But on their recent Misery LP, the trio has taken much more than a short hop forward; they’ve made a full-on cannonball into the deep end of a dark pop wasteland underpinned by their signature emo-metalcore gruffness. Ambitious? Sure, but as frontman Joel Birch explains, it was crucial in ensuring The Amity Affliction’s longevity.
“It’s easily the best thing we’ve ever done,” he says. “It’s what we’ve needed to do for a while now, but I guess we just weren’t ready, or we were scared – scared of making a departure from what safe music was for us. We’ve always tried to better ourselves with each record, but I think it just was time for a really significant change. I think we’ve done it tastefully, though, and I don’t really think we’ve left Amity fans in the dust. There’s something on there for everyone, and I’m really proud of the album we made – and I can say that with great confidence this time around.”
Amity’s newfound synth-flavouring has been a long time coming. As they made it known at this year’s UNIFY Gathering, the band have strayed from their roots as a balls-to-the-wall breakdown factory. Teaming up with pop producer Matt Squire (whose production credits include Underoath, Panic! At The Disco, Ariana Grande and Demi Lovato) was a gutsy move, too. So it needs to be asked: do Amity still feel at home in the heavy music community that fostered them in their infancy? Or have they grown disillusioned with the culture?
“Yes and no,” Birch says. “I would say that’s a ‘two sides of the coin’ type of argument. I think for us, we’ve outgrown the heavy music scene. Even though we still had our foot in the door with This Could Be Heartbreak, our hearts were sort of moving on.
“I know Dan [Brown, guitar] started writing for this album not long after This Could Be Heartbreak came out, and he wrote, like, 30 songs or something – we had pretty much a whole album in the bag. And then about a year out from that, we just scrapped everything and started again. We recorded ‘Ivy’ around this time last year, in a bus in some forest in Europe. And when we recorded that, we were like, ‘This is it. This is where we’ve gotta be right now – we’ve gotta crack this code.’ And we did – even more drastically on a lot of songs.”
Birch notes Amity’s new vibe as “what everyone needed to hear, and what we needed to write,” but that may be a tad hypocritical. As the longtime screamer points out, listening back on Misery was a taxing process for himself, thanks in no short part to a mental health crisis he found himself in midway through the creative process.
“So I only listened to it for the first time, front to back, about four or five days ago,” Birch admits. “And… It was super traumatic. I got diagnosed with bipolar disorder when we got home from [the first recording sessions], and I actually had a huge mental breakdown while I was recording vocals. I got home from pre-production and lost my passport, so I had to record in Toronto over to Newcastle and I wasn’t allowed into America.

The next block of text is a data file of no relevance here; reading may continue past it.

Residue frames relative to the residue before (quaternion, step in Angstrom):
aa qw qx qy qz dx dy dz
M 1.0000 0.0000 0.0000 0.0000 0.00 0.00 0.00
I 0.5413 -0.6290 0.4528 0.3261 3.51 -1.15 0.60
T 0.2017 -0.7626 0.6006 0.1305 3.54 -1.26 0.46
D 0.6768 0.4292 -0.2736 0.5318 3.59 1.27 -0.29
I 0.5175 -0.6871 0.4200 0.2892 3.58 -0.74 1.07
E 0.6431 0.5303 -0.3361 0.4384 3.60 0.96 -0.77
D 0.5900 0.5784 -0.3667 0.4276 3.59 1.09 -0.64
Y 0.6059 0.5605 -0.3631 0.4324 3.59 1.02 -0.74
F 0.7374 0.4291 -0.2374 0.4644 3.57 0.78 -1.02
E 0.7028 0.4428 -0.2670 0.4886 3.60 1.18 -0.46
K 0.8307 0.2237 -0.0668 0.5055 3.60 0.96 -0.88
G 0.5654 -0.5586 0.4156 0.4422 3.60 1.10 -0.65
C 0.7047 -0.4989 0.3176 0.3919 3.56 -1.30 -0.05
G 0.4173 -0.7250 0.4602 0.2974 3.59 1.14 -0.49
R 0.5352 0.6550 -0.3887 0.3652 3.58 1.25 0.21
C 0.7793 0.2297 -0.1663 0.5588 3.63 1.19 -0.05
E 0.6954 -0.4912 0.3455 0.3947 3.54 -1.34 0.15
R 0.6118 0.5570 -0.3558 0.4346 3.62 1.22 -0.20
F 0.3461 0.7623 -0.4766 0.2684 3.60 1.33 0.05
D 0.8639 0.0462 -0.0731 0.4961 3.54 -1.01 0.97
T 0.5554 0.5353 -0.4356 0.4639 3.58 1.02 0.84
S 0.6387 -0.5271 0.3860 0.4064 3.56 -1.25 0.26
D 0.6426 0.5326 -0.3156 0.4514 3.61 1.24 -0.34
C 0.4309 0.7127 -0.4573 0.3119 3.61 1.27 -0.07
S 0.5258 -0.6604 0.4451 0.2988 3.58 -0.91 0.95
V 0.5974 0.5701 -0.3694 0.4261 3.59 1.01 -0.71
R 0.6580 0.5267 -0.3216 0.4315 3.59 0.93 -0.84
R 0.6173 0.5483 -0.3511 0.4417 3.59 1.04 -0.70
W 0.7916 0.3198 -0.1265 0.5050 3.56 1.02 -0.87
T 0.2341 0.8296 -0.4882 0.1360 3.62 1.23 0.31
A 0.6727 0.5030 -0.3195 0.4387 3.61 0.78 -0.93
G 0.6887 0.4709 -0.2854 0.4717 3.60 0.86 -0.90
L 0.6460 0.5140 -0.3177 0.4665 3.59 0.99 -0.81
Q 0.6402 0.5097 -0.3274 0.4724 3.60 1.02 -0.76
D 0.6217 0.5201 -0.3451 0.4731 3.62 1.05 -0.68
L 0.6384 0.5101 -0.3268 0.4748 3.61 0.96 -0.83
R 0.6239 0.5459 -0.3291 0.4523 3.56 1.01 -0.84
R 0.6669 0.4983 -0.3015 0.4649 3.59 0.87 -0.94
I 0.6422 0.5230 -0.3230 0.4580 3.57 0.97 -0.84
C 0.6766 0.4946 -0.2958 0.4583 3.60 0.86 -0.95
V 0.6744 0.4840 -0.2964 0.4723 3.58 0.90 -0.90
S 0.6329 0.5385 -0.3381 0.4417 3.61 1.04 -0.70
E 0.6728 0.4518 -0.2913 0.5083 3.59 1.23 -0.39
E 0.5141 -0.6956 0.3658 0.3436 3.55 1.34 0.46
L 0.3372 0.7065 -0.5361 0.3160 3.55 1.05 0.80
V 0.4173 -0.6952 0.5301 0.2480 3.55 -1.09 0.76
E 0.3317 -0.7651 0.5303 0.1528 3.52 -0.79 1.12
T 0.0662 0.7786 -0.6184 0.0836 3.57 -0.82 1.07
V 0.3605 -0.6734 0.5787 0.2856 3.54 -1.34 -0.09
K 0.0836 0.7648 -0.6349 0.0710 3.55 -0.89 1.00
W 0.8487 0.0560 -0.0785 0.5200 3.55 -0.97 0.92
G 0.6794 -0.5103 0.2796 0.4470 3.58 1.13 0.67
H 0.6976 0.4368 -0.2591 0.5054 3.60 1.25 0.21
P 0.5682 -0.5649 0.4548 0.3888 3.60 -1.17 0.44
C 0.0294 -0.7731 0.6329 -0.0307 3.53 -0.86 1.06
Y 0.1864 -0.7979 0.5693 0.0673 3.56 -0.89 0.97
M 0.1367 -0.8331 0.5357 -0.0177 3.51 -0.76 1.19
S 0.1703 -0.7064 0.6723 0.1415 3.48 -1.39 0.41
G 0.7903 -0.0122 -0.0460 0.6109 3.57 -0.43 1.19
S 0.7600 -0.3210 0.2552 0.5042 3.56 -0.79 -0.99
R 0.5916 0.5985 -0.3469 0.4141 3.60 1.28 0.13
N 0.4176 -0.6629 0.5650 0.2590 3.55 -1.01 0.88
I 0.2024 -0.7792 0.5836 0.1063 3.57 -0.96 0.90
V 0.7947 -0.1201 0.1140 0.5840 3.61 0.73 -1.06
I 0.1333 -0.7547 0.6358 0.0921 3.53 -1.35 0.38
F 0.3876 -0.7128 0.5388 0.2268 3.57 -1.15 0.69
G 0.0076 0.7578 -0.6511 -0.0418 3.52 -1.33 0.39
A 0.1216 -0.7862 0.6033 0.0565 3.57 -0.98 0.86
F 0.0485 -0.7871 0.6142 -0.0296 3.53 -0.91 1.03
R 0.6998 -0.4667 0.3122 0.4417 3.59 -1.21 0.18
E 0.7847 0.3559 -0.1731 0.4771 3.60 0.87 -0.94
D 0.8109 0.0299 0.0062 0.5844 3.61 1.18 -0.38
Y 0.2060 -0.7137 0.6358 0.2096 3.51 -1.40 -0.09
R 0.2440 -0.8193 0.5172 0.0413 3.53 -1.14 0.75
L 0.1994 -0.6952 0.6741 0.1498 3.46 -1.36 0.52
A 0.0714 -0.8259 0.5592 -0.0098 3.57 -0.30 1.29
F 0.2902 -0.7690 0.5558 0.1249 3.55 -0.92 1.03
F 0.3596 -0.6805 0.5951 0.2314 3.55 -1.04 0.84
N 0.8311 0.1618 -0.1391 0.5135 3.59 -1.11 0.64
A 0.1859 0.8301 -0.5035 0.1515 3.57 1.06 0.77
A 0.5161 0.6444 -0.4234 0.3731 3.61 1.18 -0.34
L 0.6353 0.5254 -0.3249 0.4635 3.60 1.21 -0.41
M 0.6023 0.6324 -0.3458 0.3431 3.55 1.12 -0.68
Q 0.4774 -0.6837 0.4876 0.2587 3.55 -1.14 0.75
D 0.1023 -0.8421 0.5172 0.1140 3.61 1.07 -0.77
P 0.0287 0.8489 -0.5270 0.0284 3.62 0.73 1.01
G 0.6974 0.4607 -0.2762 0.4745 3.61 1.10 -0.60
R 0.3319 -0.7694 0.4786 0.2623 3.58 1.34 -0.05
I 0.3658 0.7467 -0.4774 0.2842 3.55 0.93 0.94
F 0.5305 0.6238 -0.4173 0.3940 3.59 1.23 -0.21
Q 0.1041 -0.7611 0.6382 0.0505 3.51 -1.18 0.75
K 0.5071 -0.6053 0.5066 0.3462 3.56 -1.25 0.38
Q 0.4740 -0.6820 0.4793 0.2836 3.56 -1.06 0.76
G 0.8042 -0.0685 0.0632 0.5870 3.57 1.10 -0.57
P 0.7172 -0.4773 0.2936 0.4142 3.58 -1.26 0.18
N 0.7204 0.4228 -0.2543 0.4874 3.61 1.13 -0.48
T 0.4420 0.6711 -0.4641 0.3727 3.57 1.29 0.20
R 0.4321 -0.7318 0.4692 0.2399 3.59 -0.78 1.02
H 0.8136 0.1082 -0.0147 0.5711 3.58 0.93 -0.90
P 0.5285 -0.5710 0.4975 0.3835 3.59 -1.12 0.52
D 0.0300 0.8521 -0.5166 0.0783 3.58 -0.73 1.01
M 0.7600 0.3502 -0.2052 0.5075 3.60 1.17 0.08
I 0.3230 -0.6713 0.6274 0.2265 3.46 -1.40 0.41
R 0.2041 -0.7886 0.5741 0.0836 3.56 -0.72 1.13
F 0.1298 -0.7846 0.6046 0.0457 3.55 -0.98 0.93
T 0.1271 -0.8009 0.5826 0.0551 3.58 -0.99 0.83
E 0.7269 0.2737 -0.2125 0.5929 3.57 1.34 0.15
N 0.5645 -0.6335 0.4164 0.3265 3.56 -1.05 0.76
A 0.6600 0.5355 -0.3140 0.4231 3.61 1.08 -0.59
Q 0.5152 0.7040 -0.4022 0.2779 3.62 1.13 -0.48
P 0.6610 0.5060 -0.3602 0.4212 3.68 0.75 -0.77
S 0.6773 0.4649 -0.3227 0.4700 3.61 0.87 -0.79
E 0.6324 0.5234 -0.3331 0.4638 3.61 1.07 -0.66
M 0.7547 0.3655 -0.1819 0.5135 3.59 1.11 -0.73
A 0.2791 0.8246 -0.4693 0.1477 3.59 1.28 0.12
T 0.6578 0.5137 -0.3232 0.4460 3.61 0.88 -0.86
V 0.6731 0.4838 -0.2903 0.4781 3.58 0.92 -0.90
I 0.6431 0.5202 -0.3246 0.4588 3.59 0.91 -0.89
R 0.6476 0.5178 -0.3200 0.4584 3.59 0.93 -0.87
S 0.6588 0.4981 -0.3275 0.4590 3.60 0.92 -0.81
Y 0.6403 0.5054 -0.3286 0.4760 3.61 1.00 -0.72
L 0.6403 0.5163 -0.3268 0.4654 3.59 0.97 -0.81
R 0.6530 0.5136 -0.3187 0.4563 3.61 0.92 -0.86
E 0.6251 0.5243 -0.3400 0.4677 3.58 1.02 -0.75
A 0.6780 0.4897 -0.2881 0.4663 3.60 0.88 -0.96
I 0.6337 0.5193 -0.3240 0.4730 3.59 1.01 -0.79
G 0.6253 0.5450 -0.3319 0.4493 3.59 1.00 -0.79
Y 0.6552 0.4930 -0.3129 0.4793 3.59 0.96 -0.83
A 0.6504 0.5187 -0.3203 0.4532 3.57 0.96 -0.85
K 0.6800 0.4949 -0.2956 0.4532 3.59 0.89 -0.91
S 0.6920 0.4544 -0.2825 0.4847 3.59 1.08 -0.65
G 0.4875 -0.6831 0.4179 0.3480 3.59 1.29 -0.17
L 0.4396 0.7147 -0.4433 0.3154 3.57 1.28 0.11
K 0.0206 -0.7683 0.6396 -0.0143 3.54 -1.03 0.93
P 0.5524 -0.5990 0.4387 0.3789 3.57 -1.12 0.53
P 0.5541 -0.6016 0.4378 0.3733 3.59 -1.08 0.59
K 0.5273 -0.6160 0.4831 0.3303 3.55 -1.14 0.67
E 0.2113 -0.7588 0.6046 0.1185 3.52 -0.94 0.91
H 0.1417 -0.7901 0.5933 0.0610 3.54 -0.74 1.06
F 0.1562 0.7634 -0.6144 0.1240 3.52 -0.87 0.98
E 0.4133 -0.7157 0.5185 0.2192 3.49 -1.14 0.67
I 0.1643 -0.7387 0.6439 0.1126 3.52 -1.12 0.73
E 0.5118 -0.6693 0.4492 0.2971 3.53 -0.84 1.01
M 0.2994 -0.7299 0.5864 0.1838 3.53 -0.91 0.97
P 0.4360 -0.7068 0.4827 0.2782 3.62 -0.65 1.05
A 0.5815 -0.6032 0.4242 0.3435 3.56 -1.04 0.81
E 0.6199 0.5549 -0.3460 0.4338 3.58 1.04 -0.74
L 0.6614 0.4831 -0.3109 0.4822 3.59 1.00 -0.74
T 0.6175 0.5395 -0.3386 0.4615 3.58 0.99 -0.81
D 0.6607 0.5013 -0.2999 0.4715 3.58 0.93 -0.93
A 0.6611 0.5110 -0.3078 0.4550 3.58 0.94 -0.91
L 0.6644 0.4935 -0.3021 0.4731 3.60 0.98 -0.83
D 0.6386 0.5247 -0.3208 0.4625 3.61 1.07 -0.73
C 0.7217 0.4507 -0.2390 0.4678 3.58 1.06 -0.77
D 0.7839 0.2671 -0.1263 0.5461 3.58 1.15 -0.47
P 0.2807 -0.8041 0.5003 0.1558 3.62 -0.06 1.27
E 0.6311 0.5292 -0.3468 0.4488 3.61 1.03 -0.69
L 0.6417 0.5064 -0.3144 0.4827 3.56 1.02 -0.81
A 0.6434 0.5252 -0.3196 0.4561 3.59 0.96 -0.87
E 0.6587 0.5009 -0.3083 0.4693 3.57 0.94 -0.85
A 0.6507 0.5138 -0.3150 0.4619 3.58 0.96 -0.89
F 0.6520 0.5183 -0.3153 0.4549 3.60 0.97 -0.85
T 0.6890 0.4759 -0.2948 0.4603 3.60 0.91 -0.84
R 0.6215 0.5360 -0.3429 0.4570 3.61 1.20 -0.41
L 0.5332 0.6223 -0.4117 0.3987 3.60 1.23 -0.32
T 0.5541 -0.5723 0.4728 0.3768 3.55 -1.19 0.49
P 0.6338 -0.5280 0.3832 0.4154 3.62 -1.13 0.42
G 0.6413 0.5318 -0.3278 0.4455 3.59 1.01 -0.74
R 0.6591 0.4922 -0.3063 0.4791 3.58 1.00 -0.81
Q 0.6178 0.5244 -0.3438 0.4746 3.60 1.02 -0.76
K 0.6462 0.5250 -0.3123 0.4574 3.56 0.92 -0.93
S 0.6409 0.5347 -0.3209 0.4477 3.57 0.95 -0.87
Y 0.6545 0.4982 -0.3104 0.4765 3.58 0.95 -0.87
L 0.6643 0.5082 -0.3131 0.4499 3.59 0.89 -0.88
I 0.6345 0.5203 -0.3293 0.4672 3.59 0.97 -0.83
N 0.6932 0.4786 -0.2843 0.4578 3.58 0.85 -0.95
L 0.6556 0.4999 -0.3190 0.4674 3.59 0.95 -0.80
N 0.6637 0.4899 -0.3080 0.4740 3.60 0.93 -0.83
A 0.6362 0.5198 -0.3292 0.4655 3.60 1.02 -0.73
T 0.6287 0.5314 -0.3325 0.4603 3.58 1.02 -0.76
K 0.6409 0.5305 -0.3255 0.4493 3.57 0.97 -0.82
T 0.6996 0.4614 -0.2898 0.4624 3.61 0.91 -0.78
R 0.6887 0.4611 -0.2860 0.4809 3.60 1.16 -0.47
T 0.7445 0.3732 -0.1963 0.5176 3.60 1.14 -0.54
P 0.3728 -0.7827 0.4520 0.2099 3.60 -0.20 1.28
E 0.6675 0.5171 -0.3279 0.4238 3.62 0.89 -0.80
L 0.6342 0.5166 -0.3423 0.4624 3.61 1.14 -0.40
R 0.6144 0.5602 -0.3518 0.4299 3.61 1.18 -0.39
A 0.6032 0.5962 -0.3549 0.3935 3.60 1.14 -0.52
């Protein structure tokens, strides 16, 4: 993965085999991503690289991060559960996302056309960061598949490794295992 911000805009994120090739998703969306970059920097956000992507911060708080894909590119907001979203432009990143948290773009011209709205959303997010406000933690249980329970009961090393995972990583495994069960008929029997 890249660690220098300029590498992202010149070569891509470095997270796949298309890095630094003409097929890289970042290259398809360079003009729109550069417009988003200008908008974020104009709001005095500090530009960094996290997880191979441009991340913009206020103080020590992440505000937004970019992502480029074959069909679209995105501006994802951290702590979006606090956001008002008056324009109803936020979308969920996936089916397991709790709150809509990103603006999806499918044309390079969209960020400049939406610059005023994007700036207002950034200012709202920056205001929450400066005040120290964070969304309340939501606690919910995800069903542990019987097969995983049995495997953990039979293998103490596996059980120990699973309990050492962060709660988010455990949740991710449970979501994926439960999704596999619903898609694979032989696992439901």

“There was a massive storm brewing as well when I was scheduled to come home, so I got stuck in Toronto and just had a fucking meltdown. It was all very scary for me – I really didn’t know what was going on with my brain and I felt like I was going crazy. I’d spent the year leading up to it writing the lyrics, but I didn’t really look at them or read them. I guess recording what I’d written made me think about it all again, and then I had a meltdown, so… It wasn’t a nice experience, but I think it paid off in the end.”
Driving the main campaign for Misery is a three-part drama short, written and co-directed by Birch, which tells the story of three small town hoodlums with a (justified) bloodthirst for revenge. It’s something Amity have dipped their toes into previously, with the Heartbreak album cycle driven by its own death-themed anthology. But where Misery differs is in its magnitude – it’s not just a simple string of music videos with an interlocking narrative; it’s a dedicated project in its own right, with its own creative architecture and a powerful (and extremely pertinent) moral overtone.
“It has a lot to do with the current climate regarding sexual abuse,” Birch says. “I guess it’s my way of showing where we stand on that as a band, and telling that story through the lens of the ‘classic Australian criminal’. In Australia, we’re all pretty obsessed with criminals for one reason or another – they’ve become these romantic figureheads of our culture, and that archetype is obviously a myth that’s been created somehow. But I thought it was an interesting way to make a statement like that.
“We were also really conscious of finally making a very Australian film clip. Some guy was actually trying to talk shit on us, saying, ‘Oh, it plays out like some late night B-grade Australian crime movie,’ and I was like, ‘No shit! That’s exactly what it’s meant to be.’ So I guess we’ve achieved our goal there. It’s cool. I like it. I like how Australian it is, and I like that we’ve finally been given the chance to create something special like this.”
Misery is out now via Roadrunner/Warner Music, order here.